Daniel Trilling is the Editor of New Humanist magazine. He was formerly an Assistant Editor at the New Statesman.

This article first appeared in the 08 May 2014 issue of the New Statesman, India's worst nightmare?

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Northern Ireland election results: a shift beneath the status quo

The power of the largest parties has been maintained, while newer parties running on nicher subjects with no connection to Northern Ireland’s traditional religious divide are rapidly rising.

After a long day of counting and tinkering with the region’s complex PR vote transfer sytem, Northern Irish election results are slowly starting to trickle in. Overall, the status quo of the largest parties has been maintained with Sinn Fein and the Democratic Unionist Party returning as the largest nationalist and unionist party respectively. However, beyond the immediate scope of the biggest parties, interesting changes are taking place. The two smaller nationalist and unionist parties appear to be losing support, while newer parties running on nicher subjects with no connection to Northern Ireland’s traditional religious divide are rapidly rising.

The most significant win of the night so far has been Gerry Carroll from People Before Profit who topped polls in the Republican heartland of West Belfast. Traditionally a Sinn Fein safe constituency and a former seat of party leader Gerry Adams, Carroll has won hearts at a local level after years of community work and anti-austerity activism. A second People Before Profit candidate Eamon McCann also holds a strong chance of winning a seat in Foyle. The hard-left party’s passionate defence of public services and anti-austerity politics have held sway with working class families in the Republican constituencies which both feature high unemployment levels and which are increasingly finding Republicanism’s focus on the constitutional question limiting in strained economic times.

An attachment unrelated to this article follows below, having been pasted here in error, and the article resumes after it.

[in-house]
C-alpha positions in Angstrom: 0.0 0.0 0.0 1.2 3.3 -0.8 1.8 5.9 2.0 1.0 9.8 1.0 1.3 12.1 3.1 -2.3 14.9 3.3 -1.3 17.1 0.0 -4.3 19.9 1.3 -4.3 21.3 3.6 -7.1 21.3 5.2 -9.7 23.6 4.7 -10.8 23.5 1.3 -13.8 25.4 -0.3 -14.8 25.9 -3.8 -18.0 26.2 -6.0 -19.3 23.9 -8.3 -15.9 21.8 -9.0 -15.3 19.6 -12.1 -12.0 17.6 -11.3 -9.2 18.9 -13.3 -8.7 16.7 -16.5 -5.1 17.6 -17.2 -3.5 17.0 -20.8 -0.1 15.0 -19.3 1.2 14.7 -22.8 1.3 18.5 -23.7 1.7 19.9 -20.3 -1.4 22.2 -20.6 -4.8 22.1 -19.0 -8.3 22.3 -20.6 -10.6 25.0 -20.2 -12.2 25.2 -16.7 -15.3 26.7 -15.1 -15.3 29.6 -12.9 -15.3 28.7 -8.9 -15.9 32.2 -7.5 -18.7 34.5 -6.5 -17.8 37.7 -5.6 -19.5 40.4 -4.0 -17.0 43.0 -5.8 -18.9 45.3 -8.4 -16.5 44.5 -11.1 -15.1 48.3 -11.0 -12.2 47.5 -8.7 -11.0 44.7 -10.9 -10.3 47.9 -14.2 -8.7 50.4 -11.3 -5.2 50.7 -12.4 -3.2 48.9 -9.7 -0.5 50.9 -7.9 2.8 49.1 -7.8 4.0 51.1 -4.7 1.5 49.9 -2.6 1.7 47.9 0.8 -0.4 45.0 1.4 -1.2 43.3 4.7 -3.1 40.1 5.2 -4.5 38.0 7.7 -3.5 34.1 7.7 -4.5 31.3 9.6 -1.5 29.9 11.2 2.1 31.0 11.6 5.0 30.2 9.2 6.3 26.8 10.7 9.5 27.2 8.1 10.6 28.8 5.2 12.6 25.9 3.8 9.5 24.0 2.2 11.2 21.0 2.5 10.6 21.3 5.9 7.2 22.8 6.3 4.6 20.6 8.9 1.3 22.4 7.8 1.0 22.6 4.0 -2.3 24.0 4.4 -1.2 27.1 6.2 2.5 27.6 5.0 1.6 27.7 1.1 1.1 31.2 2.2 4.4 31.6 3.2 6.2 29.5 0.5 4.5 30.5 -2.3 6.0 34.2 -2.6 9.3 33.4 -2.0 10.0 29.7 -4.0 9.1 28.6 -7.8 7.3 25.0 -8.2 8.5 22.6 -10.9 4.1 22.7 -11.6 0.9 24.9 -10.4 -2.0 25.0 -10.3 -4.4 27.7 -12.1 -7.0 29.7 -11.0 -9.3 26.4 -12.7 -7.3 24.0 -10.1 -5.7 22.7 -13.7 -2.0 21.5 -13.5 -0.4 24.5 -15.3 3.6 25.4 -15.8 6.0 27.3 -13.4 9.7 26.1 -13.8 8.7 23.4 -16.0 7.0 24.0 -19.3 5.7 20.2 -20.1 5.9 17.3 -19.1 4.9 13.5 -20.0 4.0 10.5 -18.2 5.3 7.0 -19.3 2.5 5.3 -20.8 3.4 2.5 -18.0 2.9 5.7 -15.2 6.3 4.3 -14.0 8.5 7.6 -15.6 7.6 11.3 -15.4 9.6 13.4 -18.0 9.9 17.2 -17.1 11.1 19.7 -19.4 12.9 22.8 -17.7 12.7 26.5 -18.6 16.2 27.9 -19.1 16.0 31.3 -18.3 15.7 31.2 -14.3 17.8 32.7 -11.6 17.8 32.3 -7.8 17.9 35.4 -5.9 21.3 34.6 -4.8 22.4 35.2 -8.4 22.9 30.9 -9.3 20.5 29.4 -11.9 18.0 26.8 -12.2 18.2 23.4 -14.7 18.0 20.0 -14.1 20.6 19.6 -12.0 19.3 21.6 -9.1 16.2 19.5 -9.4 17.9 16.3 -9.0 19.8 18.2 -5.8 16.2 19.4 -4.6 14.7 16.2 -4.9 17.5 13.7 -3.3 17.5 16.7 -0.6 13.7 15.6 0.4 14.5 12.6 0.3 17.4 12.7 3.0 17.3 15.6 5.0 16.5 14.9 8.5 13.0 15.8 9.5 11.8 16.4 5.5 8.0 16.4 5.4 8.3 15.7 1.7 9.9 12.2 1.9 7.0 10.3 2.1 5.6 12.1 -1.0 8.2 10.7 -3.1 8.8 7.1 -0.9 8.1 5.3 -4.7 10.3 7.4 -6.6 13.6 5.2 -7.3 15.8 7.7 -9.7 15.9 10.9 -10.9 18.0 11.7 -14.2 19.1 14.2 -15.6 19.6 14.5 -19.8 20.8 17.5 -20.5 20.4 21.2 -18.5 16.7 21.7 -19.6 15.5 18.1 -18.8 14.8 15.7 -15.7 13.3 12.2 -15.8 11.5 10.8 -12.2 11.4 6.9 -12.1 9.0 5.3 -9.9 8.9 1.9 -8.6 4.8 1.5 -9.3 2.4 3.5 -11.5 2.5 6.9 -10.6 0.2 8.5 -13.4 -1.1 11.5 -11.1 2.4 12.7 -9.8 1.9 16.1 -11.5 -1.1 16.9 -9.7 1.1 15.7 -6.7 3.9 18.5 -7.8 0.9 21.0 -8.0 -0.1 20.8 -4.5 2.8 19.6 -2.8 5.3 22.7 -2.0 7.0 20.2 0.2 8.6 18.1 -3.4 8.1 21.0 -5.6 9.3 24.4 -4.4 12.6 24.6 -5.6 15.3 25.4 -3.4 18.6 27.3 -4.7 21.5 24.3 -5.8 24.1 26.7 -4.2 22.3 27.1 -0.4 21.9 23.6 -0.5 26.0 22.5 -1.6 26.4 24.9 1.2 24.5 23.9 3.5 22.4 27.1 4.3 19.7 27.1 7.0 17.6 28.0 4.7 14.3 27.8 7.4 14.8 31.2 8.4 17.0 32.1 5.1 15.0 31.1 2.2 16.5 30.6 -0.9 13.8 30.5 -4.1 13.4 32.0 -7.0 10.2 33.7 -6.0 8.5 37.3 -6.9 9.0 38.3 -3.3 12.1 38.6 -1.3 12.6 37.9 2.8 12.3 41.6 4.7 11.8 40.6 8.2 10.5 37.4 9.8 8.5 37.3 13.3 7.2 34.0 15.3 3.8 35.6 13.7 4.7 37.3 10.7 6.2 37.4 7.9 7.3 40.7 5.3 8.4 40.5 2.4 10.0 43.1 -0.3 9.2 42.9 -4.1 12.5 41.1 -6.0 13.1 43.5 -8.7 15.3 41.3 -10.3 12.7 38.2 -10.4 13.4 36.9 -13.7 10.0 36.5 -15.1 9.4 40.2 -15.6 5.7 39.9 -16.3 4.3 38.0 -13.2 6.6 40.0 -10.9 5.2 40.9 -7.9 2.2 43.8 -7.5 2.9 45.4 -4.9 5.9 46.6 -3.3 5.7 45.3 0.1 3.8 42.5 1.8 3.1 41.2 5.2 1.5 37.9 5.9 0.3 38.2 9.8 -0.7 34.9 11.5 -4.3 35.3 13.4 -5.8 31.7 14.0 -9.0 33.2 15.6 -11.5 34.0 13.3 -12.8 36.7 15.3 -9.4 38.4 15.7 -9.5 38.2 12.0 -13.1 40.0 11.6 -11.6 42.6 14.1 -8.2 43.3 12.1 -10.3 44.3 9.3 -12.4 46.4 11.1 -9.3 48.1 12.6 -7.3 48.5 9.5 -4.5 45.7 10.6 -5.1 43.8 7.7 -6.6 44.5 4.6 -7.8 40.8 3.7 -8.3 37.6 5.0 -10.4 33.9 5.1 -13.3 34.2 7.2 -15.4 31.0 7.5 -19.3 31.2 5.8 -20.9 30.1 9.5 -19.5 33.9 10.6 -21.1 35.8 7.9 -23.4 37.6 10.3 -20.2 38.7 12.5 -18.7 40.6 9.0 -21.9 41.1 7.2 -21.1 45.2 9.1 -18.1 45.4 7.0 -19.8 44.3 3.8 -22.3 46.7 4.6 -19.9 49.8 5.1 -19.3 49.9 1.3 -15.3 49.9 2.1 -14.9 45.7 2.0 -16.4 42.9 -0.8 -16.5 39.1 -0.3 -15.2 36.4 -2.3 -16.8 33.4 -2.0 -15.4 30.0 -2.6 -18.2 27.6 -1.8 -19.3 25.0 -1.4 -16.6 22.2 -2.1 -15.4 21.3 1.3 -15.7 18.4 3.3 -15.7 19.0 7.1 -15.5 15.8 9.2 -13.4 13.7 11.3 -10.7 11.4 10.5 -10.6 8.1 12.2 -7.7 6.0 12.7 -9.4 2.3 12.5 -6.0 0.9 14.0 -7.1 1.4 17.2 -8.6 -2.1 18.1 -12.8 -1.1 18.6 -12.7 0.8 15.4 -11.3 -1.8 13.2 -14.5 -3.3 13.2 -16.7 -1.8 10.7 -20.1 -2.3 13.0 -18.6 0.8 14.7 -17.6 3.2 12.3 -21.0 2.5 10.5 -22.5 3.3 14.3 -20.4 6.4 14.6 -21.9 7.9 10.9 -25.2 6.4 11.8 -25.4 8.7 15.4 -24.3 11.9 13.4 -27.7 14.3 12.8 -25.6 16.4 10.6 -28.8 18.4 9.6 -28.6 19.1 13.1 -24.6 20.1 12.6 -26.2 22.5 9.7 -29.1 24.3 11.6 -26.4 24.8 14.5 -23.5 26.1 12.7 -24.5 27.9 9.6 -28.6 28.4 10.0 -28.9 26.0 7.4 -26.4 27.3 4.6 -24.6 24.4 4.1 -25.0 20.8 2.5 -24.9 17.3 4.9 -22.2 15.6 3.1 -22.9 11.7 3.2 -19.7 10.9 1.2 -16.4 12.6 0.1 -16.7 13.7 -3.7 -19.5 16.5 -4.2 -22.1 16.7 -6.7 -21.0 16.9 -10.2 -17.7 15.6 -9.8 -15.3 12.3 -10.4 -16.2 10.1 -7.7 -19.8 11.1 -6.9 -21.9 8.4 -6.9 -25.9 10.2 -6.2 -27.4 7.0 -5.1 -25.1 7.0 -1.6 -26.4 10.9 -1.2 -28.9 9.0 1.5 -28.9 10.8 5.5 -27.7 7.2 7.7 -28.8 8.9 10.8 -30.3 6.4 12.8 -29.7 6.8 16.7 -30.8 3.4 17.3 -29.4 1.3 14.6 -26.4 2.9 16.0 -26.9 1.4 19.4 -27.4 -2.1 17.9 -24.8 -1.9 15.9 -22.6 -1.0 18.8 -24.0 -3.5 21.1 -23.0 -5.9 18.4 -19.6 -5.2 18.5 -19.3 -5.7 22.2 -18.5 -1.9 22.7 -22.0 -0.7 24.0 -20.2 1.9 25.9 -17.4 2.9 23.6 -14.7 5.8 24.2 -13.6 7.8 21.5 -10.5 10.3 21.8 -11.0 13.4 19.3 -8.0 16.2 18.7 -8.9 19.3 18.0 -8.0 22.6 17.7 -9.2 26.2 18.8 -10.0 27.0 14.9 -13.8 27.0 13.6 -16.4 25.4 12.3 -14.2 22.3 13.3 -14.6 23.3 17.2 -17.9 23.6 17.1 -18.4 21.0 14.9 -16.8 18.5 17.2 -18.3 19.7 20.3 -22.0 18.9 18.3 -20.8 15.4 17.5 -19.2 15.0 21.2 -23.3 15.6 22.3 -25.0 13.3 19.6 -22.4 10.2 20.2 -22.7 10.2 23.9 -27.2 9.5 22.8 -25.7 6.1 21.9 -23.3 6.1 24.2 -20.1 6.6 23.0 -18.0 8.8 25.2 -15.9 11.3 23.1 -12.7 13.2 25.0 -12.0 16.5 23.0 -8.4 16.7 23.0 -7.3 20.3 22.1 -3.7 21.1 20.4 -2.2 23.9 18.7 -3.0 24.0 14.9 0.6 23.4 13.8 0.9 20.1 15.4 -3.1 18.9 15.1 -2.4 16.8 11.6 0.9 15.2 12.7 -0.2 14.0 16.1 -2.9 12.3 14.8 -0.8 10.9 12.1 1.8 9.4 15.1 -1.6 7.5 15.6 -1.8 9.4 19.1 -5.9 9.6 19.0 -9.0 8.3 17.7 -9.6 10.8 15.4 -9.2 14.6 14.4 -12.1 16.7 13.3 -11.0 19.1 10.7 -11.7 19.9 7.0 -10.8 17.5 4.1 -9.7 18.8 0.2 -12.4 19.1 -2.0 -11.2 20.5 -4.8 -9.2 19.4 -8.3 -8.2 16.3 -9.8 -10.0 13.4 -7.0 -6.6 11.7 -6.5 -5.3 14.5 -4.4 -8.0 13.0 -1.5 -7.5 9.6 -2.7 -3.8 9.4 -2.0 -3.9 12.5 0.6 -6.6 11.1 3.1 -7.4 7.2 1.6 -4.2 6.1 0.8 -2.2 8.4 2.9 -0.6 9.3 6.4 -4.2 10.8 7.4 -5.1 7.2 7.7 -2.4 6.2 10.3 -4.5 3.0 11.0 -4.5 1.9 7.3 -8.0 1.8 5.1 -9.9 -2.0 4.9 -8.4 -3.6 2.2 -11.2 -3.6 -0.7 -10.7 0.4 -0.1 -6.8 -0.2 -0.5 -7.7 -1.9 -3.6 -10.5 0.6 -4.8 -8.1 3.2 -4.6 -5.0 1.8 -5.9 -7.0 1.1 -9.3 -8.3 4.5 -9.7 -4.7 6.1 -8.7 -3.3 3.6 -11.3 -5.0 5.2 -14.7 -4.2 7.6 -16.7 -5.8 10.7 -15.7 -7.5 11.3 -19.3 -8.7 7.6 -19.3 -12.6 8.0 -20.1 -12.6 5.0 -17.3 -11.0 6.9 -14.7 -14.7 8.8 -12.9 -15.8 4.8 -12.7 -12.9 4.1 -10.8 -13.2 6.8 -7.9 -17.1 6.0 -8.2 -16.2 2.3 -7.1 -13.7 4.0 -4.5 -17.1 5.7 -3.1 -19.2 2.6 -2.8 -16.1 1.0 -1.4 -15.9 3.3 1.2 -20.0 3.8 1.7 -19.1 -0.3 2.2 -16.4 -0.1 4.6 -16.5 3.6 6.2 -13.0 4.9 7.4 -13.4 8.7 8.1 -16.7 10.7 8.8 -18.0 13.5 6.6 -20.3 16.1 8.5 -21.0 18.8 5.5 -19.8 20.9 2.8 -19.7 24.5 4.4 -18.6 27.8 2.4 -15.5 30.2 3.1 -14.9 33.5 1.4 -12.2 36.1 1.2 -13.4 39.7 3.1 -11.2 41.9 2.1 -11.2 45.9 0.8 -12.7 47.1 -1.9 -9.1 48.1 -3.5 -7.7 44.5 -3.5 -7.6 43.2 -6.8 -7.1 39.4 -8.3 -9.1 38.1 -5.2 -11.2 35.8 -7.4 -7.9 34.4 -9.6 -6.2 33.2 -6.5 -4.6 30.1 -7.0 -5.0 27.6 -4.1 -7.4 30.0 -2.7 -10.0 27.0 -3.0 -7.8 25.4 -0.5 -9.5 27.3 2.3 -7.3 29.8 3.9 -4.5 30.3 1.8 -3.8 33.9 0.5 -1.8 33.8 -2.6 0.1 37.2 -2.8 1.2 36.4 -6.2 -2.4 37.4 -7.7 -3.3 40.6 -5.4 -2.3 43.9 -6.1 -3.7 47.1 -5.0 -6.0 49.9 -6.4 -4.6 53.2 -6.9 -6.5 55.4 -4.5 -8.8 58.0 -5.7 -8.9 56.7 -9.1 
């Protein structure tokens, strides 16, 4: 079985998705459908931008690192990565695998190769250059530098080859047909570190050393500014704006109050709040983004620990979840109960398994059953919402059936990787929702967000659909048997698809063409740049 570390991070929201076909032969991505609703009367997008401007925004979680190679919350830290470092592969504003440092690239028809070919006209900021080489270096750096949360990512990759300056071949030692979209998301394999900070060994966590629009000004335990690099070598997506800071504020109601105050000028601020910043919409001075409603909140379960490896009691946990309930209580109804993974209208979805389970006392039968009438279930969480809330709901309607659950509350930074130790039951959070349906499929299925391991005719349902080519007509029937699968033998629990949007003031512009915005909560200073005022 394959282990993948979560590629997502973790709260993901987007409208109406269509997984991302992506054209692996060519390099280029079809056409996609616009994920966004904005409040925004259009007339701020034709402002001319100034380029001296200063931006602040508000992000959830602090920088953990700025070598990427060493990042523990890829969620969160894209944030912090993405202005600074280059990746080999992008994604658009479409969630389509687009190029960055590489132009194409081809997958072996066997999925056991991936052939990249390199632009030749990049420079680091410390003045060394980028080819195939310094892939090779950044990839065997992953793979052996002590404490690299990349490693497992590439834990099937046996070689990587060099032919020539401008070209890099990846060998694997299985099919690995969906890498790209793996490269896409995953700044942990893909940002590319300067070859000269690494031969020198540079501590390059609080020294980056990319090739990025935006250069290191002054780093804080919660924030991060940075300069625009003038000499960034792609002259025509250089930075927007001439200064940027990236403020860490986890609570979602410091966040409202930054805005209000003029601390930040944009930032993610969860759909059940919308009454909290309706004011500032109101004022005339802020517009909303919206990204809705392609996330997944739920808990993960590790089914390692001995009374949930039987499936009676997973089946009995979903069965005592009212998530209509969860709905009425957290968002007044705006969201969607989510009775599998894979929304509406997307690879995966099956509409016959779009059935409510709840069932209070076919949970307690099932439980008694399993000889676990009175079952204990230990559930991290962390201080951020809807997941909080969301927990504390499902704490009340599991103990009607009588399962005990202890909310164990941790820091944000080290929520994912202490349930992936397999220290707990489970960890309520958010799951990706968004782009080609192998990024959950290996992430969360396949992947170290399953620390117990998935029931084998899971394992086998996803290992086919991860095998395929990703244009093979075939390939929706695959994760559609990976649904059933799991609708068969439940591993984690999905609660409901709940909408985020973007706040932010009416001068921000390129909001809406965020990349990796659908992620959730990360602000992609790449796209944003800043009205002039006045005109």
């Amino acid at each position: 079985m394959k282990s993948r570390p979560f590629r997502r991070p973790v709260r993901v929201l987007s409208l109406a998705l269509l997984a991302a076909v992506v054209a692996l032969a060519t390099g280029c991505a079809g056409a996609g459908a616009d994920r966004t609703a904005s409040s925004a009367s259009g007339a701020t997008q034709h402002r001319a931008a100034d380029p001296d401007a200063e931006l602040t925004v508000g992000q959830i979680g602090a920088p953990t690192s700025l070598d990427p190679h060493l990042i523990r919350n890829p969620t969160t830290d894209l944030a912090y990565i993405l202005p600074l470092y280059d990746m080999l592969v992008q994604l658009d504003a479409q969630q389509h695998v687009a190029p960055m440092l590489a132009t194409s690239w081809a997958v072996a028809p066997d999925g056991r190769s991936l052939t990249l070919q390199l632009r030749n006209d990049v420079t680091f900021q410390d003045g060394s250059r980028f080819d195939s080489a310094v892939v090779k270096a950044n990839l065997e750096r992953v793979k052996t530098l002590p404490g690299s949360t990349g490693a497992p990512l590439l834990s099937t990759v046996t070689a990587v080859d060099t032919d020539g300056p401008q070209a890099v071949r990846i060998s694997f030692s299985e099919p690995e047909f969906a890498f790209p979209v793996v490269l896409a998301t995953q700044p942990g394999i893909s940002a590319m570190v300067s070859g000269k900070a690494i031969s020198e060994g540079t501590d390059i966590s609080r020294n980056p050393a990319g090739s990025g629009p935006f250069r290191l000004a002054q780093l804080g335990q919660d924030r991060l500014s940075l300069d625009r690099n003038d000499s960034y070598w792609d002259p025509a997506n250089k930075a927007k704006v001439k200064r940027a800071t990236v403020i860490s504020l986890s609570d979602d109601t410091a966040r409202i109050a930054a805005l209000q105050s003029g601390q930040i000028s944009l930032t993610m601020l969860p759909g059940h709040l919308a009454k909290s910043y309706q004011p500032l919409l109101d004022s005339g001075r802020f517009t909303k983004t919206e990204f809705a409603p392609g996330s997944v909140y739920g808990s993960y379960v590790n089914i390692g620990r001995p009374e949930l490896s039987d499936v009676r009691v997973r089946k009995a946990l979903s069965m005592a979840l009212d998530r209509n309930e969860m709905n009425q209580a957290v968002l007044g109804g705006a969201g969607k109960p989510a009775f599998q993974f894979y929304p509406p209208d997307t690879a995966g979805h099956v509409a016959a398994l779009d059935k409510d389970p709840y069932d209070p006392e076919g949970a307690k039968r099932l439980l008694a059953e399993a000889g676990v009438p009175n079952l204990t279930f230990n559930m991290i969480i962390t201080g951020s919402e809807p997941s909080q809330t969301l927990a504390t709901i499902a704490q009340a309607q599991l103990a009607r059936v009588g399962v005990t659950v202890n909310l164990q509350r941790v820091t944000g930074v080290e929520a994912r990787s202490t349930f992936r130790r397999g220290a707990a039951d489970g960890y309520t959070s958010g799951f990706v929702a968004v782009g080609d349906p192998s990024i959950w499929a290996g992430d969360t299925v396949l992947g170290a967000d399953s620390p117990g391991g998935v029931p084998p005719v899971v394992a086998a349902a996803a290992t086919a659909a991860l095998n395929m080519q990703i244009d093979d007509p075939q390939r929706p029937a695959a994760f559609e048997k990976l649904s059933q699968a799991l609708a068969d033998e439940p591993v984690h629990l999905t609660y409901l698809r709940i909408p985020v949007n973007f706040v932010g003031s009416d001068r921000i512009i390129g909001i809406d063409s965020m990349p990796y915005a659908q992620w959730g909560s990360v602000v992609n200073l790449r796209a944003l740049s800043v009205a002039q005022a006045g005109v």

The Green party is another smaller party which is slowly edging further into the mainstream. As one of the only pro-choice parties at Stormont which advocates for abortion to be legalised on a level with Great Britain’s 1967 Abortion Act, the party has found itself thrust into the spotlight in recent months following the prosecution of a number of women on abortion related offences.

The mixed-religion, cross-community Alliance party has experienced mixed results. Although it looks set to increase its result overall, one of the best known faces of the party, party leader David Ford, faces the real possibility of losing his seat in South Antrim following a poor performance as Justice Minister. Naomi Long, who sensationally beat First Minister Peter Robinson to take his East Belfast seat at the 2011 Westminster election before losing it again to a pan-unionist candidate, has been elected as Stormont MLA for the same constituency. Following her competent performance as MP and efforts to reach out to both Protestant and Catholic voters, she has been seen by many as a rising star in the party and could now represent a more appealing leader to Ford.

As these smaller parties slowly gain a foothold in Northern Ireland’s long-established and stagnant political landscape, it appears to be the smaller two nationalist and unionist parties which are losing out to them. The moderate nationalist party the SDLP risks losing previously safe seats such as well-known former minister Alex Attwood’s West Belfast seat. The party’s traditional, conservative values such as upholding the abortion ban and failing to embrace the campaign for same-sex marriage has alienated younger voters who instead may be drawn to Alliance, the Greens or People Before Profit. Local commentators have speculate that the party may fail to get enough support to qualify for a minister at the executive table.

The UUP are in a similar position on the unionist side of the spectrum. While popular with older voters, they lack the charismatic force of the DUP and progressive policies of the newer parties. Over the course of the last parliament, the party has aired the possibility of forming an official opposition rather than propping up the mandatory power-sharing coalition set out by the peace process. A few months ago, legislation will finally past to allow such an opposition to form. The UUP would not commit to saying whether they are planning on being the first party to take up that position. However, lacklustre election results may increase the appeal. As the SDLP suffers similar circumstances, they might well also see themselves attracted to the role and form a Stormont’s first official opposition together as a way of regaining relevance and esteem in a system where smaller parties are increasingly jostling for space.